Here is an interview with classmate Maris Chun. It is a little dated, but just came to my attention. I thought it interesting in light of the “Battle Hymn of the Tiger Mother” discussions taking place right now.
Saturday, February 26, 2011
Yale has opened a new Directed Studies program . . . for grown ups. A two week, intensive version of DS will be available this summer. Would you sign up if you had the time? Would love to hear what people think about this.
Tamar Birkhead is a classmate who is also a law professor. I found the attached op-ed from Tamar quite convincing. I thought I would pass it along as food for thought . . .
Classmate Tamar Gendler has been working to help Yale recruit new professors. Read more about it in the Yale Daily News by clicking on the link below.
Interesting . . . biblical commentary on current events. Not our normal fair, but thought provoking.
Abigail Pogrebin has been hosting talks at the Manhattan Jewish Community Center with prominent cultural figures. Her latest talk was with Nora Ephron. You can read more about her talk by clicking below. The next program in the JCC series of Pogrebin’s interviews with writers and artists is April 27, when she will talk to Alexandra Styron, daughter of author William Styron, about her new memoir, “Reading My Father.”
Bruce Feiler is not the only classmate who is having a book produced for non-readers . . . Jane Mendelsohn’s Innocence is now being turned into a film. For more, click below.
Bruce Feiler has been busy. A new book, frequent NYT columns, and now a TV pilot. Bruce’s latest book, Council of Dads, is in development, with three stars joining the pilot’s cast. Click below to read more.
If you are in the film, theater or tv business, you should definitely check out Yale Hollywood and its very interesting “Summit” in New York. If you decide to attend, you will be able to attend a panel that includes our very own Ira Sachs. For those of you who don’t know what Ira has been up to, let me fill you in.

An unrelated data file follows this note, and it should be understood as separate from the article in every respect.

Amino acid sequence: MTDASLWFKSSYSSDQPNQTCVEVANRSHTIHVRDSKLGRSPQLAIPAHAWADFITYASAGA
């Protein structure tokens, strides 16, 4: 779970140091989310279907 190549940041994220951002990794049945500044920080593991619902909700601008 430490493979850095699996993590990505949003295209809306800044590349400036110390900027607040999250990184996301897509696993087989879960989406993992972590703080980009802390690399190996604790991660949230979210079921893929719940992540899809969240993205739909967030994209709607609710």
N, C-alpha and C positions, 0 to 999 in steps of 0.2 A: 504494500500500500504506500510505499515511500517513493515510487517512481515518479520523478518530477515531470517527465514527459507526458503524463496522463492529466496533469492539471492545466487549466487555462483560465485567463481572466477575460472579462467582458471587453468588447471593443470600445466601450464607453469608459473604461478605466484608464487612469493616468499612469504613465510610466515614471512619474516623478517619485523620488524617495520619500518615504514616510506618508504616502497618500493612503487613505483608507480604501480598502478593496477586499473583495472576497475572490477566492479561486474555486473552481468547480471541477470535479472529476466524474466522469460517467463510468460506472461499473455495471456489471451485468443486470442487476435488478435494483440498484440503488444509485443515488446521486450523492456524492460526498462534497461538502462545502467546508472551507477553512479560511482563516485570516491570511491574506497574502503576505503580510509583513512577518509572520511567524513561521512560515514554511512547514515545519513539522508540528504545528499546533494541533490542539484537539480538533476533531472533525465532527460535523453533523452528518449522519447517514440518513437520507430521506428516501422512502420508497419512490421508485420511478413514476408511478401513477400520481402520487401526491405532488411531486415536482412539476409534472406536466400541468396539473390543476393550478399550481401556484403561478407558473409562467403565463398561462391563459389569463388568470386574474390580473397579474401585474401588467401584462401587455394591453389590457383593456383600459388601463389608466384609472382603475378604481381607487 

Ira and moved to New York after graduating from Yale with a BA in Literature and Film Theory. His films, including the features MARRIED LIFE (2007), THE DELTA (1997), and the Sundance Grand Jury Prize winning FORTY SHADES OF BLUE (2005), have been screened at the Berlin, Toronto, New York, Rotterdam, and London Film Festivals, as well as in most of the major gay and lesbian film festivals worldwide. A recipient of a Rockefeller Fellowship in 1999, Sachs has been an Adjunct Professor in the MFA Program at the Columbia University School of Film, a creative advisor at the Sundance Director’s Lab, and a fellow at both the MacDowell Colony and Yaddo. He is presently working on a new feature, THE GOODBYE PEOPLE, co-written with Oren Moverman, and adapted from the fiction of screenwriter and novelist Gavin Lambert. You can read more about Ira and his work at www.irasachs.com.
I used to enjoy a nice hoppy ale from time to time in College. (Later, I even became a home brewer.) Bob Dow was a much more serious student than I was, so it is great to see him weighing in a important beer-related issues now that he is a federal judge. Read more about one of Bob’s recent interesting cases by clicking on the link below. Some my find it more interesting than his recent carp-related case, although I still think the carp case is more important, despite my interest in a frothy craft brew.
Classmate Carl Zimmer publishes a great deal. After all, he is a writer . . . many think one of the best science writers around. I found his recent piece in Yale Environment 360 pretty interesting. Please click below to read it.
Come check out what our class is saying about the Obama' Administration’s recent decision not to defend the Defense of Marriage Act by clicking on the link below.
Wednesday, February 9, 2011
My periodic e-mails elicit responses from time to time, some of which suggest that classmates who have not written books, made movies, launched companies or been appointed by presidents sometimes feel like they have nothing of note to share.
Although it is true that I tend to highlight public successes -- often because I read about it on the internet -- I do not believe that this is the only worthy news of our class. Quite the opposite. The every day accomplishments of our classmates -- be they birth of a child, the graduation of a child from school, finding the time to get together with old friends, the celebration of a hobby or a cool trip, fighting for a cause -- are every bit as deserving of coverage on our class site as our more common fair. I am reminded of how true this is every Fall.